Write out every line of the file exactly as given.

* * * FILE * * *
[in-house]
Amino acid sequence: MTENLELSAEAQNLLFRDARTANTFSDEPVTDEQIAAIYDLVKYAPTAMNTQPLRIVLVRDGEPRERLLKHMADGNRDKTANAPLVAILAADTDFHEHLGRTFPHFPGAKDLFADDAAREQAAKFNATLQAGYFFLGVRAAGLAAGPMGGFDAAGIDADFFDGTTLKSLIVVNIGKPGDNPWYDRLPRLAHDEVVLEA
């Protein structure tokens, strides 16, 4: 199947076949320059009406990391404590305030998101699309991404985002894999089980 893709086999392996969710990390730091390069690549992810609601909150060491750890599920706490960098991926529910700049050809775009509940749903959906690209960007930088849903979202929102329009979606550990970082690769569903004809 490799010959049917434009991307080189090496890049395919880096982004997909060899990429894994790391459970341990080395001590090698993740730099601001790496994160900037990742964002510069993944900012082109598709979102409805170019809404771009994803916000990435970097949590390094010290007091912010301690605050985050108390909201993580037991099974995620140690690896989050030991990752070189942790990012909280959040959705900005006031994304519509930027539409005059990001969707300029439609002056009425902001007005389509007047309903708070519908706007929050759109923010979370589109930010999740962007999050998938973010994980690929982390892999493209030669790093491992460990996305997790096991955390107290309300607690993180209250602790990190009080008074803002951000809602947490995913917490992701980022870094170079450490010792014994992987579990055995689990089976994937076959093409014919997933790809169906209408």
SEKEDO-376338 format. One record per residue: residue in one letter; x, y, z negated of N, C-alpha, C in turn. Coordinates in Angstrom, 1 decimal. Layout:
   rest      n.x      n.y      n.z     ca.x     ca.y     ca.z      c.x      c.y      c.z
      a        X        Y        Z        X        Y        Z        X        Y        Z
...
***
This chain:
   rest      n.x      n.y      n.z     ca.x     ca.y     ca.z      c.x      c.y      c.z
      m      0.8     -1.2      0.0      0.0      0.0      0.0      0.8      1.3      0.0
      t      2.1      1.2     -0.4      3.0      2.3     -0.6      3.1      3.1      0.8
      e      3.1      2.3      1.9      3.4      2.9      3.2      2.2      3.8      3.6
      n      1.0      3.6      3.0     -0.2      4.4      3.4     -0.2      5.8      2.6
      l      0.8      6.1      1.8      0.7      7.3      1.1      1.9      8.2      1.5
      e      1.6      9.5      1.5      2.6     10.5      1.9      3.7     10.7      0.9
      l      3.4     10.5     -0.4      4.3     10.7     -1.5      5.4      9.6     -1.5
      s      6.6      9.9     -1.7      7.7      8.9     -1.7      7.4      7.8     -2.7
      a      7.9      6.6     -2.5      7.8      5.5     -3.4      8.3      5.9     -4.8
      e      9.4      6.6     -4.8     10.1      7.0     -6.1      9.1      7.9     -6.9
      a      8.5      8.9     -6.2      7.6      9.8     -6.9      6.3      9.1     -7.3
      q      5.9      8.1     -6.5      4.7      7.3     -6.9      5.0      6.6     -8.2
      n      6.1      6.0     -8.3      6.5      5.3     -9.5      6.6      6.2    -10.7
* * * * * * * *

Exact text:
[in-house]
Amino acid sequence: MTENLELSAEAQNLLFRDARTANTFSDEPVTDEQIAAIYDLVKYAPTAMNTQPLRIVLVRDGEPRERLLKHMADGNRDKTANAPLVAILAADTDFHEHLGRTFPHFPGAKDLFADDAAREQAAKFNATLQAGYFFLGVRAAGLAAGPMGGFDAAGIDADFFDGTTLKSLIVVNIGKPGDNPWYDRLPRLAHDEVVLEA
């Protein structure tokens, strides 16, 4: 199947076949320059009406990391404590305030998101699309991404985002894999089980 893709086999392996969710990390730091390069690549992810609601909150060491750890599920706490960098991926529910700049050809775009509940749903959906690209960007930088849903979202929102329009979606550990970082690769569903004809 490799010959049917434009991307080189090496890049395919880096982004997909060899990429894994790391459970341990080395001590090698993740730099601001790496994160900037990742964002510069993944900012082109598709979102409805170019809404771009994803916000990435970097949590390094010290007091912010301690605050985050108390909201993580037991099974995620140690690896989050030991990752070189942790990012909280959040959705900005006031994304519509930027539409005059990001969707300029439609002056009425902001007005389509007047309903708070519908706007929050759109923010979370589109930010999740962007999050998938973010994980690929982390892999493209030669790093491992460990996305997790096991955390107290309300607690993180209250602790990190009080008074803002951000809602947490995913917490992701980022870094170079450490010792014994992987579990055995689990089976994937076959093409014919997933790809169906209408």
SEKEDO-376338 format. One record per residue: residue in one letter; x, y, z negated of N, C-alpha, C in turn. Coordinates in Angstrom, 1 decimal. Layout:
   rest      n.x      n.y      n.z     ca.x     ca.y     ca.z      c.x      c.y      c.z
      a        X        Y        Z        X        Y        Z        X        Y        Z
...
***
This chain:
   rest      n.x      n.y      n.z     ca.x     ca.y     ca.z      c.x      c.y      c.z
      m      0.8     -1.2      0.0      0.0      0.0      0.0      0.8      1.3      0.0
      t      2.1      1.2     -0.4      3.0      2.3     -0.6      3.1      3.1      0.8
      e      3.1      2.3      1.9      3.4      2.9      3.2      2.2      3.8      3.6
      n      1.0      3.6      3.0     -0.2      4.4      3.4     -0.2      5.8      2.6
      l      0.8      6.1      1.8      0.7      7.3      1.1      1.9      8.2      1.5
      e      1.6      9.5      1.5      2.6     10.5      1.9      3.7     10.7      0.9
      l      3.4     10.5     -0.4      4.3     10.7     -1.5      5.4      9.6     -1.5
      s      6.6      9.9     -1.7      7.7      8.9     -1.7      7.4      7.8     -2.7
      a      7.9      6.6     -2.5      7.8      5.5     -3.4      8.3      5.9     -4.8
      e      9.4      6.6     -4.8     10.1      7.0     -6.1      9.1      7.9     -6.9
      a      8.5      8.9     -6.2      7.6      9.8     -6.9      6.3      9.1     -7.3
      q      5.9      8.1     -6.5      4.7      7.3     -6.9      5.0      6.6     -8.2
      n      6.1      6.0     -8.3      6.5      5.3     -9.5      6.6      6.2    -10.7